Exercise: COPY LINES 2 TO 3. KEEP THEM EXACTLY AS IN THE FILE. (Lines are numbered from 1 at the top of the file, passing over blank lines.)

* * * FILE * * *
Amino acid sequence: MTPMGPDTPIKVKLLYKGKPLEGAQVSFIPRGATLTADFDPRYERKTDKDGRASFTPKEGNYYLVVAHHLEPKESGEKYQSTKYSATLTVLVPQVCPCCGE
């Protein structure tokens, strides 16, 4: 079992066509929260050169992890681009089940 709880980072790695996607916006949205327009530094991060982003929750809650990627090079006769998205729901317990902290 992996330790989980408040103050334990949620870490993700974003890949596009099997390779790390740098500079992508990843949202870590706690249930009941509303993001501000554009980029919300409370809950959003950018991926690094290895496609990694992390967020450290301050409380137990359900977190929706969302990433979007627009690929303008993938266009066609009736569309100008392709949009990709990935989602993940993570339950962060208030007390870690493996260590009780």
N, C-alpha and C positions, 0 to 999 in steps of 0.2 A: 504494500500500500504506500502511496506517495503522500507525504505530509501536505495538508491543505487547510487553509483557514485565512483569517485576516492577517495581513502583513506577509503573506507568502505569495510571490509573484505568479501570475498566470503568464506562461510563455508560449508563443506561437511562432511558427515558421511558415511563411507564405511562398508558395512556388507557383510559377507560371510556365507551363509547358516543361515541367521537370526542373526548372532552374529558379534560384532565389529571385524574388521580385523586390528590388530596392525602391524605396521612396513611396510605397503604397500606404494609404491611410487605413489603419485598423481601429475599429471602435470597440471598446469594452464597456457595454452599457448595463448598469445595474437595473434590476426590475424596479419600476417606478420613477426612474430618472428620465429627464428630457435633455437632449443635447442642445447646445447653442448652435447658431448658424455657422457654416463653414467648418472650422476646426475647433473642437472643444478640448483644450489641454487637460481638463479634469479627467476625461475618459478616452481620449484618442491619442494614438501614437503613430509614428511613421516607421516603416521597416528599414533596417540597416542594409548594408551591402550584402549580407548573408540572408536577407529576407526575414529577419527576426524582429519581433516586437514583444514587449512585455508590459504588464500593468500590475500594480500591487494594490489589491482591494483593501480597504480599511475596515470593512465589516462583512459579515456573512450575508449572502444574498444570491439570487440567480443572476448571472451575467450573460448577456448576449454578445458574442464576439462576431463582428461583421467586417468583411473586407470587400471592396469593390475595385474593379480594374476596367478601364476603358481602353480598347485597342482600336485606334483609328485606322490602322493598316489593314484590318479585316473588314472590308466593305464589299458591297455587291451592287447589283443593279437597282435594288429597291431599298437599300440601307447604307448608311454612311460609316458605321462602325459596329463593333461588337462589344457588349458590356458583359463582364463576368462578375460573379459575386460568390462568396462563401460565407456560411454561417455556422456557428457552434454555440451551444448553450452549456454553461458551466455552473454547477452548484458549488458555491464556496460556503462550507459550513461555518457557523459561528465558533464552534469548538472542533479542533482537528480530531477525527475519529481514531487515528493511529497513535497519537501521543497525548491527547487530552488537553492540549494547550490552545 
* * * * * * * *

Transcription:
């Protein structure tokens, strides 16, 4: 079992066509929260050169992890681009089940 709880980072790695996607916006949205327009530094991060982003929750809650990627090079006769998205729901317990902290 992996330790989980408040103050334990949620870490993700974003890949596009099997390779790390740098500079992508990843949202870590706690249930009941509303993001501000554009980029919300409370809950959003950018991926690094290895496609990694992390967020450290301050409380137990359900977190929706969302990433979007627009690929303008993938266009066609009736569309100008392709949009990709990935989602993940993570339950962060208030007390870690493996260590009780």
N, C-alpha and C positions, 0 to 999 in steps of 0.2 A: 504494500500500500504506500502511496506517495503522500507525504505530509501536505495538508491543505487547510487553509483557514485565512483569517485576516492577517495581513502583513506577509503573506507568502505569495510571490509573484505568479501570475498566470503568464506562461510563455508560449508563443506561437511562432511558427515558421511558415511563411507564405511562398508558395512556388507557383510559377507560371510556365507551363509547358516543361515541367521537370526542373526548372532552374529558379534560384532565389529571385524574388521580385523586390528590388530596392525602391524605396521612396513611396510605397503604397500606404494609404491611410487605413489603419485598423481601429475599429471602435470597440471598446469594452464597456457595454452599457448595463448598469445595474437595473434590476426590475424596479419600476417606478420613477426612474430618472428620465429627464428630457435633455437632449443635447442642445447646445447653442448652435447658431448658424455657422457654416463653414467648418472650422476646426475647433473642437472643444478640448483644450489641454487637460481638463479634469479627467476625461475618459478616452481620449484618442491619442494614438501614437503613430509614428511613421516607421516603416521597416528599414533596417540597416542594409548594408551591402550584402549580407548573408540572408536577407529576407526575414529577419527576426524582429519581433516586437514583444514587449512585455508590459504588464500593468500590475500594480500591487494594490489589491482591494483593501480597504480599511475596515470593512465589516462583512459579515456573512450575508449572502444574498444570491439570487440567480443572476448571472451575467450573460448577456448576449454578445458574442464576439462576431463582428461583421467586417468583411473586407470587400471592396469593390475595385474593379480594374476596367478601364476603358481602353480598347485597342482600336485606334483609328485606322490602322493598316489593314484590318479585316473588314472590308466593305464589299458591297455587291451592287447589283443593279437597282435594288429597291431599298437599300440601307447604307448608311454612311460609316458605321462602325459596329463593333461588337462589344457588349458590356458583359463582364463576368462578375460573379459575386460568390462568396462563401460565407456560411454561417455556422456557428457552434454555440451551444448553450452549456454553461458551466455552473454547477452548484458549488458555491464556496460556503462550507459550513461555518457557523459561528465558533464552534469548538472542533479542533482537528480530531477525527475519529481514531487515528493511529497513535497519537501521543497525548491527547487530552488537553492540549494547550490552545 